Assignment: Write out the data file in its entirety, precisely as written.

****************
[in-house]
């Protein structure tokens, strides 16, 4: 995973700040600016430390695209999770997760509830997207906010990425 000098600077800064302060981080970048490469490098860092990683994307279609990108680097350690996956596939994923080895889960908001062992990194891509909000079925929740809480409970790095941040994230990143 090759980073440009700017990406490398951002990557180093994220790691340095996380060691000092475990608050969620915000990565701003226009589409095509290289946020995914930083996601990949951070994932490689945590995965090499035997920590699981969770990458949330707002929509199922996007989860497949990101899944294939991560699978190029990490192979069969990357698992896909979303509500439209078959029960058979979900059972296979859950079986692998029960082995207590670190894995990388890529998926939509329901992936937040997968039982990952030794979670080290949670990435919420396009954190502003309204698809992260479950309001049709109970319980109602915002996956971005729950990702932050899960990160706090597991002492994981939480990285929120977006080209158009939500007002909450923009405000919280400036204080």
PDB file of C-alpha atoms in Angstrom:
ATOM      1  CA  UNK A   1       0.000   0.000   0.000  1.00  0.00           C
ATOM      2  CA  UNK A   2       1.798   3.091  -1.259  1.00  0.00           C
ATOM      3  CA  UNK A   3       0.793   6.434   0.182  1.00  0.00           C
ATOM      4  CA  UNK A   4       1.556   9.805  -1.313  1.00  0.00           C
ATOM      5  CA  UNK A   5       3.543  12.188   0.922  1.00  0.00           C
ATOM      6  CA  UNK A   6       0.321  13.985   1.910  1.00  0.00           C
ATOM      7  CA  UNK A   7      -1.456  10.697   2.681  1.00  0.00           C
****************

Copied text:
[in-house]
């Protein structure tokens, strides 16, 4: 995973700040600016430390695209999770997760509830997207906010990425 000098600077800064302060981080970048490469490098860092990683994307279609990108680097350690996956596939994923080895889960908001062992990194891509909000079925929740809480409970790095941040994230990143 090759980073440009700017990406490398951002990557180093994220790691340095996380060691000092475990608050969620915000990565701003226009589409095509290289946020995914930083996601990949951070994932490689945590995965090499035997920590699981969770990458949330707002929509199922996007989860497949990101899944294939991560699978190029990490192979069969990357698992896909979303509500439209078959029960058979979900059972296979859950079986692998029960082995207590670190894995990388890529998926939509329901992936937040997968039982990952030794979670080290949670990435919420396009954190502003309204698809992260479950309001049709109970319980109602915002996956971005729950990702932050899960990160706090597991002492994981939480990285929120977006080209158009939500007002909450923009405000919280400036204080």
PDB file of C-alpha atoms in Angstrom:
ATOM      1  CA  UNK A   1       0.000   0.000   0.000  1.00  0.00           C
ATOM      2  CA  UNK A   2       1.798   3.091  -1.259  1.00  0.00           C
ATOM      3  CA  UNK A   3       0.793   6.434   0.182  1.00  0.00           C
ATOM      4  CA  UNK A   4       1.556   9.805  -1.313  1.00  0.00           C
ATOM      5  CA  UNK A   5       3.543  12.188   0.922  1.00  0.00           C
ATOM      6  CA  UNK A   6       0.321  13.985   1.910  1.00  0.00           C
ATOM      7  CA  UNK A   7      -1.456  10.697   2.681  1.00  0.00           C